Revolutionizing Awareness

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Oil rises as Libyan unrest disrupts supplies

Posted by Admin on February 23, 2011

http://news.yahoo.com/s/nm/20110222/bs_nm/us_markets_oil;_ylt=Alr_cjnQRICBiLJNFjuLIDZ34T0D;_ylu=X3oDMTJrc2l2ZHE4BGFzc2V0A25tLzIwMTEwMjIyL3VzX21hcmtldHNfb2lsBHBvcwMzMgRzZWMDeW5fYXJ0aWNsZV9zdW1tYXJ5X2xpc3QEc2xrA2Z1bGxuYnNwc3Rvcg–

Protesters stand in the street in this undated ...

Protesters stand in the street in this undated picture made available on Facebook February 20, 2011

NEW YORK (Reuters) – Brent crude rose and U.S. oil hit a 2-1/2 year high on Tuesday as the revolt in Libya disrupted the OPEC nation’s supplies and raised concern unrest could spread to other oil producing countries in the region.

More than 8 percent of Libya’s 1.6 million barrels per day (bpd) of oil production has been shut down by the political violence, with Italian ENI and Spain’s Repsol shutting in output.

Trade sources said the country’s marine oil terminals were disrupted by a lack of communications as rebel soldiers said the eastern region of the country had broken free from Muammar Gaddafi. Libya also declared force majeure on all oil product exports, traders said.

Oil gave up some early gains after Saudi Arabian Oil Minister Ali al-Naimi said that the Organization of the Petroleum Exporting Countries would be ready to meet any shortage from a supply disruption.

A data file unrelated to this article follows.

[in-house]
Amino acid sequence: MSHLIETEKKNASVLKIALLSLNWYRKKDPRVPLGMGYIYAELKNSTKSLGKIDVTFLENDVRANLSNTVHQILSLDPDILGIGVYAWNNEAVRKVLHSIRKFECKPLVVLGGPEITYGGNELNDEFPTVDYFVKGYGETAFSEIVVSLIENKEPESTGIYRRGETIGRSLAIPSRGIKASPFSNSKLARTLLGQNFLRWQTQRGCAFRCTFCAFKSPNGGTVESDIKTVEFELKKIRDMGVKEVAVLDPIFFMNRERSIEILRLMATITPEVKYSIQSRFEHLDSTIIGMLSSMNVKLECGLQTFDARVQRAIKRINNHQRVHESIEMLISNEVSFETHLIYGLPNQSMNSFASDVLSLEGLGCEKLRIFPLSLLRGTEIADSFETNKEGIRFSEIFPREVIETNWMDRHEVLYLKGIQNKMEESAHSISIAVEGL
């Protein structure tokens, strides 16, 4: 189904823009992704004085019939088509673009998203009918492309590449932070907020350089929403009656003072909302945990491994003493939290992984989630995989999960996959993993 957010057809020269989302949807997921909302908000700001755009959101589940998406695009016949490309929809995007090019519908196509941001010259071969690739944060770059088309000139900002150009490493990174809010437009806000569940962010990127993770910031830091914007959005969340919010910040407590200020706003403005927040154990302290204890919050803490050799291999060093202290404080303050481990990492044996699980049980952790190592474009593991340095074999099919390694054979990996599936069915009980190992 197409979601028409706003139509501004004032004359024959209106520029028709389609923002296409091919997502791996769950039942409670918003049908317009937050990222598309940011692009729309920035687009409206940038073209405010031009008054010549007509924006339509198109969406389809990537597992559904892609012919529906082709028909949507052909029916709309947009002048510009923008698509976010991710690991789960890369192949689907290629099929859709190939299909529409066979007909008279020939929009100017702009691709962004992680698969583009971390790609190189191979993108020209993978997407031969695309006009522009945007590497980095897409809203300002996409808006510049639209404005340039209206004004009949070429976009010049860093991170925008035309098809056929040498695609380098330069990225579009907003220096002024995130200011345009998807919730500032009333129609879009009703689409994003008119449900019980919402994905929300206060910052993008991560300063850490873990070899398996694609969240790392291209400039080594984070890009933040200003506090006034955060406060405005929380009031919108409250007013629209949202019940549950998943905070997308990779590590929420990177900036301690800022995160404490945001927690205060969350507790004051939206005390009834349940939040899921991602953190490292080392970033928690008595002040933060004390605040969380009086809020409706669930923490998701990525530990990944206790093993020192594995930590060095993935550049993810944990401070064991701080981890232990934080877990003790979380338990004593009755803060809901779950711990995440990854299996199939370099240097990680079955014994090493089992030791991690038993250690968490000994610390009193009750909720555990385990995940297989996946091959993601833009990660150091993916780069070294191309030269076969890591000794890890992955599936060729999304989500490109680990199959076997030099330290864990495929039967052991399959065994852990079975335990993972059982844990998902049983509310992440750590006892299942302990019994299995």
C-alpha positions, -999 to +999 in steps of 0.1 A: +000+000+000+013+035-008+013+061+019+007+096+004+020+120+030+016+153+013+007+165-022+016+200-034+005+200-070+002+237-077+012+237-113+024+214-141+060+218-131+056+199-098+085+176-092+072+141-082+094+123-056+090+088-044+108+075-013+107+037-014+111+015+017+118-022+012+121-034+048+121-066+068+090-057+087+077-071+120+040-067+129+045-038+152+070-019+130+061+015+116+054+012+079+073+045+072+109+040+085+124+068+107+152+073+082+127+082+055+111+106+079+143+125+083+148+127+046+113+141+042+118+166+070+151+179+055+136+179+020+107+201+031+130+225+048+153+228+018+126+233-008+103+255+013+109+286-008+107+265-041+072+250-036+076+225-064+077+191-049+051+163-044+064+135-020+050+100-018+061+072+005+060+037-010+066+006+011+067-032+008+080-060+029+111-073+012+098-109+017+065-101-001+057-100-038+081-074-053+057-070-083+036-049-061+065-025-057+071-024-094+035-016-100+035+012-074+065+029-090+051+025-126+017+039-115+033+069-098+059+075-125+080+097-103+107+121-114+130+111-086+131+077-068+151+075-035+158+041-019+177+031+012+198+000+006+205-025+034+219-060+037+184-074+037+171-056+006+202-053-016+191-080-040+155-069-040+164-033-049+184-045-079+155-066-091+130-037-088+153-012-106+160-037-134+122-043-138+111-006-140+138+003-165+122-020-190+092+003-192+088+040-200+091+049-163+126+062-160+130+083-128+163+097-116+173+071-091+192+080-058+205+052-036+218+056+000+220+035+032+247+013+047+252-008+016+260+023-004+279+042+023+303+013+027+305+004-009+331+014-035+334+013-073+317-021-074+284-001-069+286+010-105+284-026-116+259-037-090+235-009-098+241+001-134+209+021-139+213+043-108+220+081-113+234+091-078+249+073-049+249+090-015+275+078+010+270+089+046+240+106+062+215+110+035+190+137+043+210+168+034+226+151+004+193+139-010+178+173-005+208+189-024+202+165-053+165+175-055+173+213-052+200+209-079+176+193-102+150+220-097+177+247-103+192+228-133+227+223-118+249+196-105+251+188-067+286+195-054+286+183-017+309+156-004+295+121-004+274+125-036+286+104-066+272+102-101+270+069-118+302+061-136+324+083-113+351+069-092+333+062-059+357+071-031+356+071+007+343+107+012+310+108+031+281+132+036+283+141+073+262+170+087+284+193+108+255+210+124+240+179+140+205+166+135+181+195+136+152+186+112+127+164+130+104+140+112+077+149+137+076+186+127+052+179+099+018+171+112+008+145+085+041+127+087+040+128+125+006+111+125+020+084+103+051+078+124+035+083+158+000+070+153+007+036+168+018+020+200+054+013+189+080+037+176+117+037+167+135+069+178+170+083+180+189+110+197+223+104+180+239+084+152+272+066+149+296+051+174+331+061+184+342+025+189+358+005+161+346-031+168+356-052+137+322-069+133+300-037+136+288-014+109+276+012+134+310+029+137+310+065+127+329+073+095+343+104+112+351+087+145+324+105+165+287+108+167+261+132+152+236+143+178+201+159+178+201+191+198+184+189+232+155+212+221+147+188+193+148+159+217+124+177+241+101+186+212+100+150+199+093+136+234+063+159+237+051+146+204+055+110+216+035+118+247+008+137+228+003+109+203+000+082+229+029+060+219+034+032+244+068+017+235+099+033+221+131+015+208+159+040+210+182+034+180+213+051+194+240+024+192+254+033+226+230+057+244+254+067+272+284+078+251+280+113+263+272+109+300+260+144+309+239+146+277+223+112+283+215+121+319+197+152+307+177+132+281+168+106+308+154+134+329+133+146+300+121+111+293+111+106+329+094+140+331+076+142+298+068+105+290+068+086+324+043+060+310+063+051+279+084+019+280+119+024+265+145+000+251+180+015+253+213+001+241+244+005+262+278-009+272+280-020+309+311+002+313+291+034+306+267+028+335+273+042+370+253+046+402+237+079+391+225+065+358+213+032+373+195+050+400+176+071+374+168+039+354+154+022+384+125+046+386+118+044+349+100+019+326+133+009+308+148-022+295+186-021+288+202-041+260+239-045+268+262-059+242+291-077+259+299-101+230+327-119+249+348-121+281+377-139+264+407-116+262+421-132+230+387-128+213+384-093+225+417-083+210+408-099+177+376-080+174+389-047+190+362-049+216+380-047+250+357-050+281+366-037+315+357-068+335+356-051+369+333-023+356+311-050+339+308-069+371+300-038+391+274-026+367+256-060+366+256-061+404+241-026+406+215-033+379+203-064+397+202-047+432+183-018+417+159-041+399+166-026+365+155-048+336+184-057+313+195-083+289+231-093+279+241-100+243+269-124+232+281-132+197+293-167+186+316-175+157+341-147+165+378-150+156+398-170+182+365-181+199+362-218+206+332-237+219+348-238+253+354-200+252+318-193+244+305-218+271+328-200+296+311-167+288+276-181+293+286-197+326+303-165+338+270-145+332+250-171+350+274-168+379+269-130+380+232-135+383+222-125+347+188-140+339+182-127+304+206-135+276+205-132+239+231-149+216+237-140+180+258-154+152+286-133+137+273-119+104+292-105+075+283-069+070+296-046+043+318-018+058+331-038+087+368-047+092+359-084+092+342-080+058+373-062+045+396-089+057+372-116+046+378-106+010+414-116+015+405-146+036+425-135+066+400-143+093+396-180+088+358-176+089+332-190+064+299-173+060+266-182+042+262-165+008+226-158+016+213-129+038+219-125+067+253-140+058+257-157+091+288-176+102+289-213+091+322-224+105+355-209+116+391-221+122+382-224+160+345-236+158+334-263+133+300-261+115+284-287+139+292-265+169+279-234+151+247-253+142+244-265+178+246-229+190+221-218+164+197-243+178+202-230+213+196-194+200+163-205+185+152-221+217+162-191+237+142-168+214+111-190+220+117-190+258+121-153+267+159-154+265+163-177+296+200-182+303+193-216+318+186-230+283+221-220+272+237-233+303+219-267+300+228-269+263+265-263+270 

Brent crude traded up 76 cents to $106.50 a barrel at 11:44 a.m. EST, off earlier highs of $108.57 a barrel. Brent hit a 2-1/2 year high of $108.70 a barrel on Monday.

U.S. crude for March delivery, which expires at the end of the session, rose $5.65 to $91.85 a barrel, after touching $94.49 a barrel, which was the highest level since October 2008. The more actively traded April contract gained $5.15 to trade at $94.86 a barrel.

The stronger gains in U.S. crude was partly explained by the fact that while the contract was active in electronic trading on Monday, there was no settlement as the exchange in New York was closed for the Presidents Day holiday.

“Geopolitical events have sparked a move higher as oil prices have rocketed on the headlines out of Libya,” said Chris Jarvis, president of Caprock Risk Management in Hampton Falls, New Hampshire.

Saudi Arabia’s Naimi, speaking on the sidelines of the International Energy Forum in Riyadh, said worldwide oil spare oil capacity was between 5-6 million bpd.

(Reporting by Matthew Robinson, Gene Ramos, David Sheppard in New York; Claire Milhench in London and Francis Kan in Singapore; Editing by David Gregorio)

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